Court Dismisses Yearbook Photo Suit

On Monday, Judge Laurel Beeler of the Northern District of California issued an order granting’s (Ancestry) motion to dismiss the putative class action filed against it regarding their use of yearbook photographs and related information in its Yearbook Database.

The plaintiffs originally sued Ancestry in December 2020 for the alleged misappropriation of their yearbook photos and personal information without their consent, which Ancestry purportedly used for advertising and other promotional purposes. The plaintiffs averred that Ancestry violated California’s right to publicity, California Unfair Competition Law, California’s common law right protecting Intrusion upon Seclusion, and California Unjust Enrichment law. In January, Ancestry moved to dismiss the lawsuit, claiming the suit was “misguided” and the plaintiffs lack standing, and it was immune from liability under Section 230 of the Communications Decency Act, as well as a motion to strike. The plaintiffs filed an opposition to Ancestry’s motion to dismiss, alleging that Ancestry’s motions are based on misunderstandings of the plaintiffs’ allegations.

The court dismissed the claims, asserting that the plaintiffs “have not plausibly alleged standing,” noting that “(m)ore is needed – beyond Ancestry’s use of the data to solicit paying subscribers – such as an inference that the profiled persons personally endorsed Ancestry’s product (or an equivalent interest).” Therefore, since the plaintiffs purportedly did not establish injury, they do not have Article III standing. Additionally, Judge Beeler stated that since Ancestry “did not create the third-party content,” it is immune from liability under Section 230.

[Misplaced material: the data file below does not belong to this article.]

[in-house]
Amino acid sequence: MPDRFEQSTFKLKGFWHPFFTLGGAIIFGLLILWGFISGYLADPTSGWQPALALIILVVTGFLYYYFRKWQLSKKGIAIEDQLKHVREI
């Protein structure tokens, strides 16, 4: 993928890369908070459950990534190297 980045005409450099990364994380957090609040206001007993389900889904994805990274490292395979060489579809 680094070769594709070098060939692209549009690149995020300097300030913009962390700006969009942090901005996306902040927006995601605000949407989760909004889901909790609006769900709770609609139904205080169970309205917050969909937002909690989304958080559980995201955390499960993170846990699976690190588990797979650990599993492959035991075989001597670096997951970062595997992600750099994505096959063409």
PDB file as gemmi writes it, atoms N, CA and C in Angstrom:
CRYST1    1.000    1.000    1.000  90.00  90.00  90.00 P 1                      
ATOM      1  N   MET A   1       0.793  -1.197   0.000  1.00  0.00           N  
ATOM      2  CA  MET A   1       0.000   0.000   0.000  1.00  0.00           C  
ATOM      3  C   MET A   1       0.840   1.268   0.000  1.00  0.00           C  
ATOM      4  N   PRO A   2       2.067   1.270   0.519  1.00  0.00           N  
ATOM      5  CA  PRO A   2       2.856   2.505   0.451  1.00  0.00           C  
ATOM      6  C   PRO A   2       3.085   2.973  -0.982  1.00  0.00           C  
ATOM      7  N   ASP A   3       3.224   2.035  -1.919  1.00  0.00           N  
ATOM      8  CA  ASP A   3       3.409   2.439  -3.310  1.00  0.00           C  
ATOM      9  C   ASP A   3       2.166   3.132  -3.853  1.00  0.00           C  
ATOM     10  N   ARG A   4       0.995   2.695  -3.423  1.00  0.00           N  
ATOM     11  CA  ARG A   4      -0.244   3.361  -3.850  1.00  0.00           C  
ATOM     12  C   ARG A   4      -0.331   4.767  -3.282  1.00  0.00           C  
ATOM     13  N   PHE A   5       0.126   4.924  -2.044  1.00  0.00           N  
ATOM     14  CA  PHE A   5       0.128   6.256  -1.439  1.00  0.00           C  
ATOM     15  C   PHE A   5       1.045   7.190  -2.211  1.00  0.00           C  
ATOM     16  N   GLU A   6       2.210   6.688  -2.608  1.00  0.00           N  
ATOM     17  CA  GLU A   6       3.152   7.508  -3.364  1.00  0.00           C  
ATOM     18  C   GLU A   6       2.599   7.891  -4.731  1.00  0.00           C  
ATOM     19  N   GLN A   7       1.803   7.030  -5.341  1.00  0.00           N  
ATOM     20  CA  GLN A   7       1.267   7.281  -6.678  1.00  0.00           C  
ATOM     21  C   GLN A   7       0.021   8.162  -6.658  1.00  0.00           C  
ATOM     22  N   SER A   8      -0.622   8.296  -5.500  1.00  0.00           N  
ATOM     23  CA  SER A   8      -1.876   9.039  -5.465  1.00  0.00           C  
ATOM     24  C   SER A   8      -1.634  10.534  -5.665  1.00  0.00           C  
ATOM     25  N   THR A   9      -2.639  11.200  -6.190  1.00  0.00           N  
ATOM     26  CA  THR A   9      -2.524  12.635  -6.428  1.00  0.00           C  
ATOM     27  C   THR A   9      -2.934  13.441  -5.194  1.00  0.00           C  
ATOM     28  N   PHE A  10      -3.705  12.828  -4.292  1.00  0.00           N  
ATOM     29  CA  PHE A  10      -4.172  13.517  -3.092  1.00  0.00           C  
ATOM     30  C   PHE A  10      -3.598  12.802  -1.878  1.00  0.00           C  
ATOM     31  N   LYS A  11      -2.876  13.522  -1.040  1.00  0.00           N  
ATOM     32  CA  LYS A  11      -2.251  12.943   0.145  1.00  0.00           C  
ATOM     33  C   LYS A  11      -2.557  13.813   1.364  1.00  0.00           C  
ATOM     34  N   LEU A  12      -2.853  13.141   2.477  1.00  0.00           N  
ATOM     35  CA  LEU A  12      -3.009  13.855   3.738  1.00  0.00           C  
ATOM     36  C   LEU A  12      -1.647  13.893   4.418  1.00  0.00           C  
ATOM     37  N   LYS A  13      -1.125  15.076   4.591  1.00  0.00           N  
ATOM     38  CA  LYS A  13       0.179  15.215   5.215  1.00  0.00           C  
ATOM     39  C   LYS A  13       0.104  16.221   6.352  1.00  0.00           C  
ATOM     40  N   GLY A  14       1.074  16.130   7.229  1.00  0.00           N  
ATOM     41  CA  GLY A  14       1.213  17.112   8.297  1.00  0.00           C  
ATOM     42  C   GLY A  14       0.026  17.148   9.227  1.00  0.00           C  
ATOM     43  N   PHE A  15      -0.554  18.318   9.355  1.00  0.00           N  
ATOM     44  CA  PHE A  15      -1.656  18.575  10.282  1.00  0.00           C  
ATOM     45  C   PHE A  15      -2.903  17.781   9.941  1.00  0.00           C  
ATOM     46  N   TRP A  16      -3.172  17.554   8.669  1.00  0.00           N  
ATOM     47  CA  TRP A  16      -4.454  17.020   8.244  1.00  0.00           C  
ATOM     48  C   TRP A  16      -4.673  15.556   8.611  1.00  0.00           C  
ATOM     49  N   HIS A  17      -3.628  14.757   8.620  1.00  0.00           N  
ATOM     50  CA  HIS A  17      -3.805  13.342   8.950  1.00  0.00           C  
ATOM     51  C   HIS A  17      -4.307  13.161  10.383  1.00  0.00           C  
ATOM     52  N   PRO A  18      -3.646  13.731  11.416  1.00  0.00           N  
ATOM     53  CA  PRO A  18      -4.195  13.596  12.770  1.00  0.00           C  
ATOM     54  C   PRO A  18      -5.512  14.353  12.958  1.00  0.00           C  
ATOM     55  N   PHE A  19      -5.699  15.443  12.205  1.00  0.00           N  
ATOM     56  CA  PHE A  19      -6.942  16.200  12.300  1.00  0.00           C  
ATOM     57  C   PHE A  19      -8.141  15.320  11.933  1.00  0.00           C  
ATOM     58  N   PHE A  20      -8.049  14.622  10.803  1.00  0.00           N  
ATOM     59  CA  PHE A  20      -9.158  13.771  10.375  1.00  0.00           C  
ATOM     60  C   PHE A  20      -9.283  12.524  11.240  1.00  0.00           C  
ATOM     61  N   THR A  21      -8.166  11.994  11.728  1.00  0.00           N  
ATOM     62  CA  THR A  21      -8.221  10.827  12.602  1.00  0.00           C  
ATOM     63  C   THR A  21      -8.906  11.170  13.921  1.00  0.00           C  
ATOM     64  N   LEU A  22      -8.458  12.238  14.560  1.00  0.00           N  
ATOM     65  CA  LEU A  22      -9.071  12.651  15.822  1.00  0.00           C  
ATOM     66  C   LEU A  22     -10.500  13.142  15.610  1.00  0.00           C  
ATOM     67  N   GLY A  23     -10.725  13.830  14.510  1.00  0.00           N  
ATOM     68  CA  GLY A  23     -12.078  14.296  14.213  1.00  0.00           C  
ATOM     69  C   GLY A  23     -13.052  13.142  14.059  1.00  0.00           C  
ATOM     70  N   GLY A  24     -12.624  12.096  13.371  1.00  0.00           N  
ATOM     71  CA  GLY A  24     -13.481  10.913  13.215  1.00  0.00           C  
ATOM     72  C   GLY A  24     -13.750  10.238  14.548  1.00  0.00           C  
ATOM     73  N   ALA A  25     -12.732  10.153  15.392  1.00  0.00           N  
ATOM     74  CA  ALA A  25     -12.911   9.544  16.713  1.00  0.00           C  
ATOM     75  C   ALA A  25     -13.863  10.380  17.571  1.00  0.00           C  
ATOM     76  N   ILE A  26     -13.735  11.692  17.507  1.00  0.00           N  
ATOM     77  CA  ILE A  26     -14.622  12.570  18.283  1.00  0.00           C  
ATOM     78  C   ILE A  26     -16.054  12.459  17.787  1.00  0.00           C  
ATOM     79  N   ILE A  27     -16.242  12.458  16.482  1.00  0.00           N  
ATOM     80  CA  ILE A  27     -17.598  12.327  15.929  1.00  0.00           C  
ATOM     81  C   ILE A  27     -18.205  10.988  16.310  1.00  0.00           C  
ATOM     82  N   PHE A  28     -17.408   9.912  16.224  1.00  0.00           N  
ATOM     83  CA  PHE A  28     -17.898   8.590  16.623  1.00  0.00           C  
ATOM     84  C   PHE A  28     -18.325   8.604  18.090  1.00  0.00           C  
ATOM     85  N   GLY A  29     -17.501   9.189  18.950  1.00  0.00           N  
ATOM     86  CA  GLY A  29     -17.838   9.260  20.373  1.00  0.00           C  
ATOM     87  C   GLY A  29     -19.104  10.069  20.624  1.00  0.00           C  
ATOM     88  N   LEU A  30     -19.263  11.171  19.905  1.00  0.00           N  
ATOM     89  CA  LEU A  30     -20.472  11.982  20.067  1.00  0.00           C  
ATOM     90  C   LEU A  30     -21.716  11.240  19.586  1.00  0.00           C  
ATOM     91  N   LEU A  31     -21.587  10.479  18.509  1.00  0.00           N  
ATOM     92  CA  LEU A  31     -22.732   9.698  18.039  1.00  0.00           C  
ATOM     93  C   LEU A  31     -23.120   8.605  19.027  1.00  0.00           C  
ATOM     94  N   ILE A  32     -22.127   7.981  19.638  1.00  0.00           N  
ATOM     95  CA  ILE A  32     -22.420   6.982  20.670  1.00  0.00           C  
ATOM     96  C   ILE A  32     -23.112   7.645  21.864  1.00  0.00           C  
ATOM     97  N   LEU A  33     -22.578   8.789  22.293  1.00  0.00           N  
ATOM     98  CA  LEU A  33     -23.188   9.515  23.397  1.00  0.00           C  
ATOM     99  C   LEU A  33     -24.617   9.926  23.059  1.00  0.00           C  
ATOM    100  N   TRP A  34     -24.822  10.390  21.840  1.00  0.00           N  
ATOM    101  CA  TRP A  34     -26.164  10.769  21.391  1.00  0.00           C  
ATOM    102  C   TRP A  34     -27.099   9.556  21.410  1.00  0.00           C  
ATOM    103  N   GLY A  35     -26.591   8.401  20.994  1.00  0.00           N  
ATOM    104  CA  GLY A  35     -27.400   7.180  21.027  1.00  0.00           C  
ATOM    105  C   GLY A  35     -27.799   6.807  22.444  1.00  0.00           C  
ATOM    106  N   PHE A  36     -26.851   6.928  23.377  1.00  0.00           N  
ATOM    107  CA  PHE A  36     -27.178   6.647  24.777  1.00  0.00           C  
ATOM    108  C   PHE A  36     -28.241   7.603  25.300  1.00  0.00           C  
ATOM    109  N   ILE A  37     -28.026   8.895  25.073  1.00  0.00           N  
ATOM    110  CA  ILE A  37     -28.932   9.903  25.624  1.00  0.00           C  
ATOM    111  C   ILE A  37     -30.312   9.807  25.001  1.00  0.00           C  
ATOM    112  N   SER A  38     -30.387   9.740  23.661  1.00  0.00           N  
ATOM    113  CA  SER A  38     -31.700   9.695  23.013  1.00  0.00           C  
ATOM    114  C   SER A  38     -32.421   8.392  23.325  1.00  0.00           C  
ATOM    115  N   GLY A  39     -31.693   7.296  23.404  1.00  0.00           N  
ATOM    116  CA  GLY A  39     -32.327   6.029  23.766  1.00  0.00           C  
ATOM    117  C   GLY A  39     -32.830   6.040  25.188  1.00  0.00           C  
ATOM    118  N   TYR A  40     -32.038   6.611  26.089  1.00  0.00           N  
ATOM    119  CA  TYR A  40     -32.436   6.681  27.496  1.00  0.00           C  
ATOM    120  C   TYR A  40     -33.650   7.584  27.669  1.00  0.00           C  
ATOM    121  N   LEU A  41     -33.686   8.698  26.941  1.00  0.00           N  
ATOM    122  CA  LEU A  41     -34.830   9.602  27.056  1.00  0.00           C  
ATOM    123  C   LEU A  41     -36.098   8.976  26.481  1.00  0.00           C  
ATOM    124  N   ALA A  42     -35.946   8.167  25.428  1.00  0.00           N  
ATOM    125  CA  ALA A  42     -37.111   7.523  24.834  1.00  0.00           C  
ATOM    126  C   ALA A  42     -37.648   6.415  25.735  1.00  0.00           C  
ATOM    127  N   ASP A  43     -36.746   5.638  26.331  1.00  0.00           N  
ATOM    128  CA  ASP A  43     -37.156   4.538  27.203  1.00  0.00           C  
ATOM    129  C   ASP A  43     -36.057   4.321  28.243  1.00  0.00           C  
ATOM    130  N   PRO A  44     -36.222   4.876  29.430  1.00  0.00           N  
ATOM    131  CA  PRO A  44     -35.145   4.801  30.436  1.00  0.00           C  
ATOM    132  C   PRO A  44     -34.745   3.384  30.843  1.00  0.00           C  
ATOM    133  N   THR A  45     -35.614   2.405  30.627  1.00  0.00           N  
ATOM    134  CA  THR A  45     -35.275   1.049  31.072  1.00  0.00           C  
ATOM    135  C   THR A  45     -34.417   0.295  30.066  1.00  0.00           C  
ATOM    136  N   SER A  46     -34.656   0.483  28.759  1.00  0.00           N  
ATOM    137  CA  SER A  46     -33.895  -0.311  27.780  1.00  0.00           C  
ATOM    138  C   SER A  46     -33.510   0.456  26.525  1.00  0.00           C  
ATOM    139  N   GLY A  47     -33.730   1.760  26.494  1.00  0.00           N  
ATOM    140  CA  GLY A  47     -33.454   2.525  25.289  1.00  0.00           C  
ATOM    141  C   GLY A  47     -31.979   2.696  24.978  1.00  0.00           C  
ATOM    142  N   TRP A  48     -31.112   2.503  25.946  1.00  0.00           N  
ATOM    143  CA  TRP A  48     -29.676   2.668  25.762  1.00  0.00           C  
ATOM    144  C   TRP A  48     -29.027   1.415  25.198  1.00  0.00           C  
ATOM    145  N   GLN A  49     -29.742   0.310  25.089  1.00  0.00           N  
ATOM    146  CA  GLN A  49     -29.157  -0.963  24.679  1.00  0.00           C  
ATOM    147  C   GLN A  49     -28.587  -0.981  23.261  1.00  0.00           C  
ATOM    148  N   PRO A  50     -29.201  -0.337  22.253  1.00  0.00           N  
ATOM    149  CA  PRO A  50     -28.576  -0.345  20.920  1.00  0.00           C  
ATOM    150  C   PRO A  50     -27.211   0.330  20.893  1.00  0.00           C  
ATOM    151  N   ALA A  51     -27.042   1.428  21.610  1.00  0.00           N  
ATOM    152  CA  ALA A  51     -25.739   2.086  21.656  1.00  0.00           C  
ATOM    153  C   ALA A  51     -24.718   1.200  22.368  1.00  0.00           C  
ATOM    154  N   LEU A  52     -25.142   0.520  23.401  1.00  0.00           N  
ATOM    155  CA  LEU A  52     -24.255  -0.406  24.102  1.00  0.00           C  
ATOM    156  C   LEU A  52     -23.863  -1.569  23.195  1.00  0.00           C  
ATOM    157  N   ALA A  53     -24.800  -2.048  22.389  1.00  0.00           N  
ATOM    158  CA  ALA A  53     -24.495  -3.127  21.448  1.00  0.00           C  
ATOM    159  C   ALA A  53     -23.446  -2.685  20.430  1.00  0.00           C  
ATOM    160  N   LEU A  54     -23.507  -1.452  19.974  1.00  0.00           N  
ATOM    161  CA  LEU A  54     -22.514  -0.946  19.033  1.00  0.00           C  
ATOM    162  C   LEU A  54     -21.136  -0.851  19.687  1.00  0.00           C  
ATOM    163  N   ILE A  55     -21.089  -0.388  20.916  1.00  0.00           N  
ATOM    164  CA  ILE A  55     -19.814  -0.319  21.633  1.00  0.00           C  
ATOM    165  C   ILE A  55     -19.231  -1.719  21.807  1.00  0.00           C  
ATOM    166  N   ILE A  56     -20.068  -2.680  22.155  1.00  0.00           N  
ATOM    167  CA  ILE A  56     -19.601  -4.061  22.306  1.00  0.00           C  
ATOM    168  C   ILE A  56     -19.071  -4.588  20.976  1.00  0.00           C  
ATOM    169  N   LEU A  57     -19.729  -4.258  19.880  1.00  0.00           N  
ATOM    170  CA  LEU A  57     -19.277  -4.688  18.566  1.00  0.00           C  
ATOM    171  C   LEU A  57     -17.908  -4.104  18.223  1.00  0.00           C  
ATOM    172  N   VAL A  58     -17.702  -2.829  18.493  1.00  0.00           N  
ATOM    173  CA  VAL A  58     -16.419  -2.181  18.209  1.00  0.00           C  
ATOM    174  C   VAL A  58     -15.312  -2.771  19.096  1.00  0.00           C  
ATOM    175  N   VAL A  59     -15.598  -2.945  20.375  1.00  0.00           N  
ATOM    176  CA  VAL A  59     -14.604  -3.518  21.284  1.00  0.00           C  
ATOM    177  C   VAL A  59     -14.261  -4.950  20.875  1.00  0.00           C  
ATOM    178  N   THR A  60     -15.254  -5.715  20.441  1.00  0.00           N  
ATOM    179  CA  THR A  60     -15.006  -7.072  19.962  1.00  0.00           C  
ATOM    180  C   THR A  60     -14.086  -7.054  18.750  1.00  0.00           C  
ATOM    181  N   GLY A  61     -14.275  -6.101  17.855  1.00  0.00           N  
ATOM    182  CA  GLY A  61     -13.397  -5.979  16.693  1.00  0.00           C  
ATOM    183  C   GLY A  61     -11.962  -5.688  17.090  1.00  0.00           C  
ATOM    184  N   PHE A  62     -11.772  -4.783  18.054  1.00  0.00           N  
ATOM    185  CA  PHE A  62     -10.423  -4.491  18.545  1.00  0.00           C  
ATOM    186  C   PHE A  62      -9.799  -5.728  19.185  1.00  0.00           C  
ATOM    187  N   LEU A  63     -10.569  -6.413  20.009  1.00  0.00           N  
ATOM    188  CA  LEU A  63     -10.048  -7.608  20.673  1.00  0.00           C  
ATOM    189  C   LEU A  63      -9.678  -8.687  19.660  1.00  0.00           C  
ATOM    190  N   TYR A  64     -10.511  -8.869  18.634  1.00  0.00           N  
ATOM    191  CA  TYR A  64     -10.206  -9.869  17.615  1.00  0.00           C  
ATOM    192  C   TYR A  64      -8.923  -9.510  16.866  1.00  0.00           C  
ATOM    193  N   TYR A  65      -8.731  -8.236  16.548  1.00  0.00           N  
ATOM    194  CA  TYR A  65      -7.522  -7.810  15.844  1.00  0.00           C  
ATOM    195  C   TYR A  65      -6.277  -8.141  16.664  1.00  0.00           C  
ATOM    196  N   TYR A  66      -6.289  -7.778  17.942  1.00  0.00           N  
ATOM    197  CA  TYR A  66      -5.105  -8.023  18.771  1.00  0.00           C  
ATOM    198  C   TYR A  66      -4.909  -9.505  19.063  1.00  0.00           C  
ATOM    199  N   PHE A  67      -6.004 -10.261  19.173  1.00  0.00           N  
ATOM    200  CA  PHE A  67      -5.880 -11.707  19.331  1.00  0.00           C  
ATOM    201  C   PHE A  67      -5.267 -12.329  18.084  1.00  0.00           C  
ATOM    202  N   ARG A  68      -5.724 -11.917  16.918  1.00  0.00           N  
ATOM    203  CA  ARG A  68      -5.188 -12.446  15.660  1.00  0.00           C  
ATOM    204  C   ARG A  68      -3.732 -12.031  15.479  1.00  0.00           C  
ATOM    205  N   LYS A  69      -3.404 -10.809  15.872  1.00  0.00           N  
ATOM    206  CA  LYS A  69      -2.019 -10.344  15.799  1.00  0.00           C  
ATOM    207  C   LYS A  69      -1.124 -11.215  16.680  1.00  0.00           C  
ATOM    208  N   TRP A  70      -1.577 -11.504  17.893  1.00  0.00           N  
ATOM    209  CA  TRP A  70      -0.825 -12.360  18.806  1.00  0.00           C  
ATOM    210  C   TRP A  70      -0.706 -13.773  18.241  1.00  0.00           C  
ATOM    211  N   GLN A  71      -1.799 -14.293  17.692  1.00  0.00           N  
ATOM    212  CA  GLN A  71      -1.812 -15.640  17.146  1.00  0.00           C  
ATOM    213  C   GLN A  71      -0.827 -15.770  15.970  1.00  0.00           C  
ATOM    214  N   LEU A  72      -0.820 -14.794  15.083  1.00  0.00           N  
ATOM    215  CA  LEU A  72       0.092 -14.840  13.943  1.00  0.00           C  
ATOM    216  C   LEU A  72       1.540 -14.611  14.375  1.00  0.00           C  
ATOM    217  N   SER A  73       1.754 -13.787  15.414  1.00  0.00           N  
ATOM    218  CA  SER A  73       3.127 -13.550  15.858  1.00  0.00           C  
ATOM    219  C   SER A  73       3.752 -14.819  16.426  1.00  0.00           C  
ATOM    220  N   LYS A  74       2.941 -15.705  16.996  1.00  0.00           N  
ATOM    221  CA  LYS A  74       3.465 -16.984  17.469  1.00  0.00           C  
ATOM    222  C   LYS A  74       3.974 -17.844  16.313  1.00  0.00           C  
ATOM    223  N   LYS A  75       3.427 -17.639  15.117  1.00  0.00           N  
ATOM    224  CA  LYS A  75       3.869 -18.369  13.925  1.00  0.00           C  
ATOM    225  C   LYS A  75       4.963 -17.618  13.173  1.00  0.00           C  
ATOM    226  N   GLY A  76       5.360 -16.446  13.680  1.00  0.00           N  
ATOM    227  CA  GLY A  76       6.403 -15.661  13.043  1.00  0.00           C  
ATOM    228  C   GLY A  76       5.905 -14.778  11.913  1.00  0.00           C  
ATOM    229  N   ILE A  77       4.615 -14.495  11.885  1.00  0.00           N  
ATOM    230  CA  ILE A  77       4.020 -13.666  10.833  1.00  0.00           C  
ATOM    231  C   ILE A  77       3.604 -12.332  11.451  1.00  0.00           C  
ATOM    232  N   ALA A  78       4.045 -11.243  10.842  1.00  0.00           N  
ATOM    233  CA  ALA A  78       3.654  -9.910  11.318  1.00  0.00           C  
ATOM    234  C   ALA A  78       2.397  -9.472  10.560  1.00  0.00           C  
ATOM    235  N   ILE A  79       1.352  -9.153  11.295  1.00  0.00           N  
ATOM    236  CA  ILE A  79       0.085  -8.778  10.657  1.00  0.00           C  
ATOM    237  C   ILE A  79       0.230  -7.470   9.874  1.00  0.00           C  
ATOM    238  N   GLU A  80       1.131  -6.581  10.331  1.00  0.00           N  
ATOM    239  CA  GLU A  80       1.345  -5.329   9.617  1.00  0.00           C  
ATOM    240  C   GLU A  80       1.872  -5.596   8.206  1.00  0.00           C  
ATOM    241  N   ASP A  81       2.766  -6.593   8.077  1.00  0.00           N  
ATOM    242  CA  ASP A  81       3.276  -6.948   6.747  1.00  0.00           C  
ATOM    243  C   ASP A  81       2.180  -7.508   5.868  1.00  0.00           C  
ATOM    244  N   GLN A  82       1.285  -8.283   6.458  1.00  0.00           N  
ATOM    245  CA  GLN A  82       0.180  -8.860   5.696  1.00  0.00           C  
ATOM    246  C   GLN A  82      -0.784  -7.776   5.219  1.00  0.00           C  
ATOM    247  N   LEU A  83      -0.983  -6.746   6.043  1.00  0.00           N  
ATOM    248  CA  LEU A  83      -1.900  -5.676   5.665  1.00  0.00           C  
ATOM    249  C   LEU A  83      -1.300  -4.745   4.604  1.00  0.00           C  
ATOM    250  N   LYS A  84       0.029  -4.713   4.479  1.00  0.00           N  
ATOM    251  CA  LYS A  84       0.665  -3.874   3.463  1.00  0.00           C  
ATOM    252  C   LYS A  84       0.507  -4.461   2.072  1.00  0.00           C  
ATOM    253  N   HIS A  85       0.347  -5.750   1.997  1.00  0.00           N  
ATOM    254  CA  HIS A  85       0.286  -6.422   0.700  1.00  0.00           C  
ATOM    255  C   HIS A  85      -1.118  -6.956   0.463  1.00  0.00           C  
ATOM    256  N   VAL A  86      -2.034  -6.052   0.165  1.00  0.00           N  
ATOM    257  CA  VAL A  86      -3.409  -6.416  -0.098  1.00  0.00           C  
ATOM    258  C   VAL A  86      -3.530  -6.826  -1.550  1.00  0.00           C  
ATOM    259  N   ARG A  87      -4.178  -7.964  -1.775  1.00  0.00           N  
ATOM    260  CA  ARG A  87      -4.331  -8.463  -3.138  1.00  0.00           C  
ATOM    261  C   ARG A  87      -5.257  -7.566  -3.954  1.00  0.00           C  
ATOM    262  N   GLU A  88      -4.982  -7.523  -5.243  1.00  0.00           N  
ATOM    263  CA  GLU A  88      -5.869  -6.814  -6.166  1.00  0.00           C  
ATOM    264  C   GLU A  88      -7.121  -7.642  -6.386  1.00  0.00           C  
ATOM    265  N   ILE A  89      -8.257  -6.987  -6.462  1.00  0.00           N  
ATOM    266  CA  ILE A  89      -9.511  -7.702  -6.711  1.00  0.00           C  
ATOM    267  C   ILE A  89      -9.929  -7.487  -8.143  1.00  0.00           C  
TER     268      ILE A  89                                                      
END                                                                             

However, the court denied Ancestry’s motion to strike, arguing that the claims under California’s anti-SLAPP statute are denied because “Ancestry’s inclusion of the yearbook information is not a public issue.” The court found that the motion to strike for the remaining claims is otherwise moot.

The plaintiffs have 21 days to file an amended complaint.

The plaintiffs are represented by Morgan & Morgan Complex Litigation Group as well as Benjamin R. Osborn. is represented by Quinn Emanuel Urquhart & Sullivan, LLP.